Imagine you had to break a secret code, but you could see only part of the message. That's the kind of frustration researchers face when trying to identify proteins and characterize how those proteins are modified in cells by biological processes.
But now, Cornell researchers have extended a powerful technique to increase by fourfold the size of a protein that can be analyzed, to those containing more than 2,000 amino acids, up from about 500.
Called a "top-down" approach, the technique uses a mass spectrometer, which measures the masses of ions or charged particles. Researchers break up the protein into pieces and weigh both the masses of the whole protein and of the individual pieces. By matching the weight of the whole protein and its pieces with those of known protein sequences in a database, they can identify the protein. Any differences in mass with known proteins can help researchers also find where and how proteins have been modified in cells.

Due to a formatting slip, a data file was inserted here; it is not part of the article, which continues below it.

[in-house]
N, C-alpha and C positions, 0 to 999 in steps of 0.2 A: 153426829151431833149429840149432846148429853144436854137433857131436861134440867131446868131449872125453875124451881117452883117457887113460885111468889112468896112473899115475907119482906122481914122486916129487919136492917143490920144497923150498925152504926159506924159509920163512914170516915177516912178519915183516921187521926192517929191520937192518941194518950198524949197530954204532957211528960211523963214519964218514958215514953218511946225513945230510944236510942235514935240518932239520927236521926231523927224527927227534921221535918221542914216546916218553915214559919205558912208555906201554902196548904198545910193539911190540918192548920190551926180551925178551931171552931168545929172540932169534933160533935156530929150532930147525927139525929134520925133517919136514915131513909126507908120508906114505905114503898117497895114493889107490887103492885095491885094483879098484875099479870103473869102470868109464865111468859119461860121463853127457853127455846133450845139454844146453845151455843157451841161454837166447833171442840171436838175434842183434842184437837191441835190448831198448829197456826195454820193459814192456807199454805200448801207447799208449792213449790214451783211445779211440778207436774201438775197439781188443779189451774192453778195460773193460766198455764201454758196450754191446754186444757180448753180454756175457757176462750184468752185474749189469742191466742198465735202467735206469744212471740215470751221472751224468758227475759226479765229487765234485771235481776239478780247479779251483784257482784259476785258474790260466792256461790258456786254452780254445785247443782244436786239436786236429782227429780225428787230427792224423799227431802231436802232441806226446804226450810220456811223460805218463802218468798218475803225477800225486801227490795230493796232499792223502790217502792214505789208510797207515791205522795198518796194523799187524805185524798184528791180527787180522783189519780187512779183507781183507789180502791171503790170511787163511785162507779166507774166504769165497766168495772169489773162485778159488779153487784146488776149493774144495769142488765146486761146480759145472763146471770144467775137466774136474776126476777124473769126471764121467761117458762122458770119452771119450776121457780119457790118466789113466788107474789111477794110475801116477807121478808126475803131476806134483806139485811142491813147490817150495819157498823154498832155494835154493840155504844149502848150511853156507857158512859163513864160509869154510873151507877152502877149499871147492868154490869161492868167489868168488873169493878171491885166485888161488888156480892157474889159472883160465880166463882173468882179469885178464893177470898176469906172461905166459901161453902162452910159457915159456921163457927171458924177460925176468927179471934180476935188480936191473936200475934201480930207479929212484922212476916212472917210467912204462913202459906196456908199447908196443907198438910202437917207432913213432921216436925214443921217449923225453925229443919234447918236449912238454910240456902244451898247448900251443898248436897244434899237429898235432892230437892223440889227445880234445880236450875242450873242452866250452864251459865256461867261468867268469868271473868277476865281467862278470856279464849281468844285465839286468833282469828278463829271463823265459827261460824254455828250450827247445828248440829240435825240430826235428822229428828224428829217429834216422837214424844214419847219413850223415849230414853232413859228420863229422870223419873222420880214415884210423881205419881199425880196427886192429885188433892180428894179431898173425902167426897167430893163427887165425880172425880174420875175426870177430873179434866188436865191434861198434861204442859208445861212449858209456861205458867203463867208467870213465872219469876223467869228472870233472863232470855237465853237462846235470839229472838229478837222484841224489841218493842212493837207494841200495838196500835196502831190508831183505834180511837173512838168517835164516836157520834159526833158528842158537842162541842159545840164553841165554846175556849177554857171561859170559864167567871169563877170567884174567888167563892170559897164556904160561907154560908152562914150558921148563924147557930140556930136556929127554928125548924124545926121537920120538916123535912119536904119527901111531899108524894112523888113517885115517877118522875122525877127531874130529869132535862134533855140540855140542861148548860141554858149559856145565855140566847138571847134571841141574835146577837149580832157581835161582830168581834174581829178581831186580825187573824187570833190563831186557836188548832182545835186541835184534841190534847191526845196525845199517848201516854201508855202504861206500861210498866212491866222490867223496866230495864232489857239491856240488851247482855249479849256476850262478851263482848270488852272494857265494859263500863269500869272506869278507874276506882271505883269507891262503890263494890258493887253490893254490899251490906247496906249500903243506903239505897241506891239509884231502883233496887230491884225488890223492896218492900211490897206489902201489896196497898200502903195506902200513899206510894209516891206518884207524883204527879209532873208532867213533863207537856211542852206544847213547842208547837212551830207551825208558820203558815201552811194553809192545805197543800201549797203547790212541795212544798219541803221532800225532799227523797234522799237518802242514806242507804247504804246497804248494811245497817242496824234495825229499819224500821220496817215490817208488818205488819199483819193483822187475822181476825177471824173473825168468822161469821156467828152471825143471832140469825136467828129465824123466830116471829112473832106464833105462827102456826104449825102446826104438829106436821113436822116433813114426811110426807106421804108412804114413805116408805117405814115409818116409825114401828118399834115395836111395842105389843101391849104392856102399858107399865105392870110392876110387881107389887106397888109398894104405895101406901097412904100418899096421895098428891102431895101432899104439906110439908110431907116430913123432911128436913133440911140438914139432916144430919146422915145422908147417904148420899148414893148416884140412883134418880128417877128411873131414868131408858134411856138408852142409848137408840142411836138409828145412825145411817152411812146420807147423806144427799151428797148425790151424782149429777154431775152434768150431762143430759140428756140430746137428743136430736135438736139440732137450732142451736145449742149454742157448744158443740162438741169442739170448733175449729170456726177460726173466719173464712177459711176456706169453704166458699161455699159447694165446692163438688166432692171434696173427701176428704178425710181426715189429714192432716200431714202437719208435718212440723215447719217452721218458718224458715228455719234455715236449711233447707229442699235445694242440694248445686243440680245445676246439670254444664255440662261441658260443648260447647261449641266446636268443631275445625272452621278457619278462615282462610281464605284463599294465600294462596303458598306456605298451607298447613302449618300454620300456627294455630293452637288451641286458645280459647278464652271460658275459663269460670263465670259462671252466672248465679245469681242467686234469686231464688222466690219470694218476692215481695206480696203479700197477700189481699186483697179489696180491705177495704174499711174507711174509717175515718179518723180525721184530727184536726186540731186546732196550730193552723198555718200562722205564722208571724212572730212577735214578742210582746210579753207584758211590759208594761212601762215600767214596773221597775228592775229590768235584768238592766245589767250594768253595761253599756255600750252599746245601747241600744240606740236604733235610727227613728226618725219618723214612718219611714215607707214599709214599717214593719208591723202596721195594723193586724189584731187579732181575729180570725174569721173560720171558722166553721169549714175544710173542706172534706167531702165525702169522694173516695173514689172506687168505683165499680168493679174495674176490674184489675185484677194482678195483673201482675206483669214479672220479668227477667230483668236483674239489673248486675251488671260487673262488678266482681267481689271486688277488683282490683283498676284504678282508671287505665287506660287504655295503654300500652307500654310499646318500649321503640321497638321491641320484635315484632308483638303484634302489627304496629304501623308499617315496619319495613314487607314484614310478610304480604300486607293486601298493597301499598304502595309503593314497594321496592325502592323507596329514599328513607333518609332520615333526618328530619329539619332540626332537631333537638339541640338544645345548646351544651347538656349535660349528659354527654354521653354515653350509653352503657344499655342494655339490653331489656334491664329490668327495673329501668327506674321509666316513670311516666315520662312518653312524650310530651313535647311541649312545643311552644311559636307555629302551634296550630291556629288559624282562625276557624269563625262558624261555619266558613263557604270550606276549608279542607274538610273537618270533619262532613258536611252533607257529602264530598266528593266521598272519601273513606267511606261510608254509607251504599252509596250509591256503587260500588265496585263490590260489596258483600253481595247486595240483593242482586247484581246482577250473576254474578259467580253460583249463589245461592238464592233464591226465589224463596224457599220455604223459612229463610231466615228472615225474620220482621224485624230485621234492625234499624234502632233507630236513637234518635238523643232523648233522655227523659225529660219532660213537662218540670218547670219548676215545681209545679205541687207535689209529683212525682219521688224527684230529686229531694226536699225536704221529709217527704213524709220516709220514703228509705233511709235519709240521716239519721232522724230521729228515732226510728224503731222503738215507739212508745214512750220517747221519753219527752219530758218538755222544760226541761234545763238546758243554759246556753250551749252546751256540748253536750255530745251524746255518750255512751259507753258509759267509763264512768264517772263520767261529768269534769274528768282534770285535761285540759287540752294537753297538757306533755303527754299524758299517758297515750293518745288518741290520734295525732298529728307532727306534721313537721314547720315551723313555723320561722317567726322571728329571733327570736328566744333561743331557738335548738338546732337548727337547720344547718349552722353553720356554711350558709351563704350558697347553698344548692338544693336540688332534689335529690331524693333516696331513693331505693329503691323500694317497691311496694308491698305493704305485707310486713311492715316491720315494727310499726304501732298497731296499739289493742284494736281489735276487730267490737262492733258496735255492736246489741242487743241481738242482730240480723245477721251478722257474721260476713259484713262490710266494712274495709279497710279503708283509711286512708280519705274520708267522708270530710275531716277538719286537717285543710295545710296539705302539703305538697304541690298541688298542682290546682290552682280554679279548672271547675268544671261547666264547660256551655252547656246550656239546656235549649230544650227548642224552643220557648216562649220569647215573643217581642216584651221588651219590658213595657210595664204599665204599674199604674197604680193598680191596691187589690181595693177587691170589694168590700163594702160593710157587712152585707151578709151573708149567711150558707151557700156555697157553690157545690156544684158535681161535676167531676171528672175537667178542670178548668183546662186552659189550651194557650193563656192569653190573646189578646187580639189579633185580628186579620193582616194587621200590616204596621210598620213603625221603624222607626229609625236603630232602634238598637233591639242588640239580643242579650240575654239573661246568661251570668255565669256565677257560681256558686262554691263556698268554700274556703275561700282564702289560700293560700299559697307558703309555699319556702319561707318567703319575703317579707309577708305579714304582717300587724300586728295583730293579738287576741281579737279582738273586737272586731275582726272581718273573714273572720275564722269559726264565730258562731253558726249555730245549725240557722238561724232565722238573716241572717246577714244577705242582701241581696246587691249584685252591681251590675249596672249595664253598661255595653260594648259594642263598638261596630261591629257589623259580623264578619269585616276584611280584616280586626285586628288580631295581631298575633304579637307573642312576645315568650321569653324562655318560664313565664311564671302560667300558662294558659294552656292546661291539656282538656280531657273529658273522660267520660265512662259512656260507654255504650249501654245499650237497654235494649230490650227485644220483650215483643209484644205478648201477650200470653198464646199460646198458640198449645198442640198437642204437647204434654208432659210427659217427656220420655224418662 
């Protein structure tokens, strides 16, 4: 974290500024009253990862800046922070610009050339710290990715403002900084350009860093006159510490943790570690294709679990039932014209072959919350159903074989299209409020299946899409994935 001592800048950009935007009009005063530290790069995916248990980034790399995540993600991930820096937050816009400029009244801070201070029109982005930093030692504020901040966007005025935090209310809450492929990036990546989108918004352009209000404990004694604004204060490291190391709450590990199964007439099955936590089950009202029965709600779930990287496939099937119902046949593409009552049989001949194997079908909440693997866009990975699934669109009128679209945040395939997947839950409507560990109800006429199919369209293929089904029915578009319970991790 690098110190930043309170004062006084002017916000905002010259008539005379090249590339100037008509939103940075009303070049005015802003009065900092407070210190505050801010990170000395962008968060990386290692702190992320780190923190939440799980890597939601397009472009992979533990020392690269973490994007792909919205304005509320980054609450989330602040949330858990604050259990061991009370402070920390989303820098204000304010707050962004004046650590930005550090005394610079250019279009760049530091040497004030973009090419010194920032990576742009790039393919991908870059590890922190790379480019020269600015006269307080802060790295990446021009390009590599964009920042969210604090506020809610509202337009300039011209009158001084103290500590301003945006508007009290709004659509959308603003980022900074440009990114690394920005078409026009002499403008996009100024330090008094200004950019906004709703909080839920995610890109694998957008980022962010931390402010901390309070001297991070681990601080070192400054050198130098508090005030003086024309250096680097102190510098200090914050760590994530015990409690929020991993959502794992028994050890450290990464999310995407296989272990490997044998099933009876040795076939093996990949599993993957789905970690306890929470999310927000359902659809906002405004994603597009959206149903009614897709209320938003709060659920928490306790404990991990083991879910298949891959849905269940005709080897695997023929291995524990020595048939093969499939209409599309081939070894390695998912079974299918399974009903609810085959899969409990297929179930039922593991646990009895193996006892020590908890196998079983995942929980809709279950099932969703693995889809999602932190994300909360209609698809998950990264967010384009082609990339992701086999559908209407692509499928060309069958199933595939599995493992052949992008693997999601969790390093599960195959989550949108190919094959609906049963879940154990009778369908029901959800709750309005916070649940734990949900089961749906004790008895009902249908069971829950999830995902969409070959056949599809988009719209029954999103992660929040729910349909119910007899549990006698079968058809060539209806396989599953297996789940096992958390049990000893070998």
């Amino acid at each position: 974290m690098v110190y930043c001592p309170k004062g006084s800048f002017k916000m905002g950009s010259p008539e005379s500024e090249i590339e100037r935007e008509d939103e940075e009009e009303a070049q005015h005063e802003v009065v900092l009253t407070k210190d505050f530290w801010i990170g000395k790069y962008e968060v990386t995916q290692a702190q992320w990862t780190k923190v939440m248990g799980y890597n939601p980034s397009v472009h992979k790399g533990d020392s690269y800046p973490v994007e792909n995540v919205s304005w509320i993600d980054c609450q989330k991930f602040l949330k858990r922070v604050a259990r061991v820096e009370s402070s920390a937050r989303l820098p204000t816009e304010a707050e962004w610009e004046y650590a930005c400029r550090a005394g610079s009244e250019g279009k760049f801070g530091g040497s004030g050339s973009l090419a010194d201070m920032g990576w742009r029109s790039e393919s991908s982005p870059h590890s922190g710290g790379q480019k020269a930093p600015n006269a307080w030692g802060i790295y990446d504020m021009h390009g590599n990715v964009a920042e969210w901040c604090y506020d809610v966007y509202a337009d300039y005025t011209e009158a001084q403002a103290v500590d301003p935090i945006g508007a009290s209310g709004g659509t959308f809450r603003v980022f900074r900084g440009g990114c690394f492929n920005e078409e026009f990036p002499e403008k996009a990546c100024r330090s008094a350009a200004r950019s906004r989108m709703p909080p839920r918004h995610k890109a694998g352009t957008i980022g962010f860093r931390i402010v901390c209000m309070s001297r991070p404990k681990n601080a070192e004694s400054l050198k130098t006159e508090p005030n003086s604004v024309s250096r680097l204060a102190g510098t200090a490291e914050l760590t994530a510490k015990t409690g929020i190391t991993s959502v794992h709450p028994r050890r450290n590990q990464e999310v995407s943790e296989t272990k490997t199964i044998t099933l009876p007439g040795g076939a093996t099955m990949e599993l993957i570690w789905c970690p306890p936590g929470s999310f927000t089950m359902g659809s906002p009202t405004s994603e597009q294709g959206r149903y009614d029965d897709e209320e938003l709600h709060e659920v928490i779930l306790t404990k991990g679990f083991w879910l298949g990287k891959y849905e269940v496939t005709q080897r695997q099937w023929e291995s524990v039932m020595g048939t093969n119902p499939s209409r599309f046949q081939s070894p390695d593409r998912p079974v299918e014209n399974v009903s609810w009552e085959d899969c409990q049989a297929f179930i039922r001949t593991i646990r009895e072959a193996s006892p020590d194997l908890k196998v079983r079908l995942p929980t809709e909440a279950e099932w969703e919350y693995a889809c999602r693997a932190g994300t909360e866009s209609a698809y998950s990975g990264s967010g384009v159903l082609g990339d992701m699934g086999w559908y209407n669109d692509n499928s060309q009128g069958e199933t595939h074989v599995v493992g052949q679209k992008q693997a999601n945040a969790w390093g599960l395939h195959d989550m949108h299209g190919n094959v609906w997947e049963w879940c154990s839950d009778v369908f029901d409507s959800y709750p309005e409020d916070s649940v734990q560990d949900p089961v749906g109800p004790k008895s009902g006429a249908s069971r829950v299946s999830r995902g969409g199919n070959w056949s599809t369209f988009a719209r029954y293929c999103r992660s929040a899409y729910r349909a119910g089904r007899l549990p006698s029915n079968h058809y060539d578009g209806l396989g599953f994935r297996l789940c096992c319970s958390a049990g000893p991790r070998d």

For example, if a section of a protein has an increased weight of 16, researchers can tell that the protein has been oxidized within that section, which means that an oxygen atom (with an atomic weight of 16) was added.
"When you isolate a protein from a mixture, your first problem is to know which one it is," said Fred McLafferty, Cornell's Peter J.W. Debye Professor Emeritus of Chemistry and Chemical Biology and senior author of the paper published in the Oct. 6 issue of the journal Science. "Mass spectrometry characterizes a protein by measuring the masses produced from it."
The new technique provides a far more efficient way to break down proteins inside the mass spectrometer -- sprayed, heated and then bashed with gas molecules -- to obtain their pieces for the mass analysis. They are sprayed in an electric field where they pick up charges and are vaporized as they pass through a heated capillary. Then they are hit by air molecules in low-energy collisions to keep the protein from foldi
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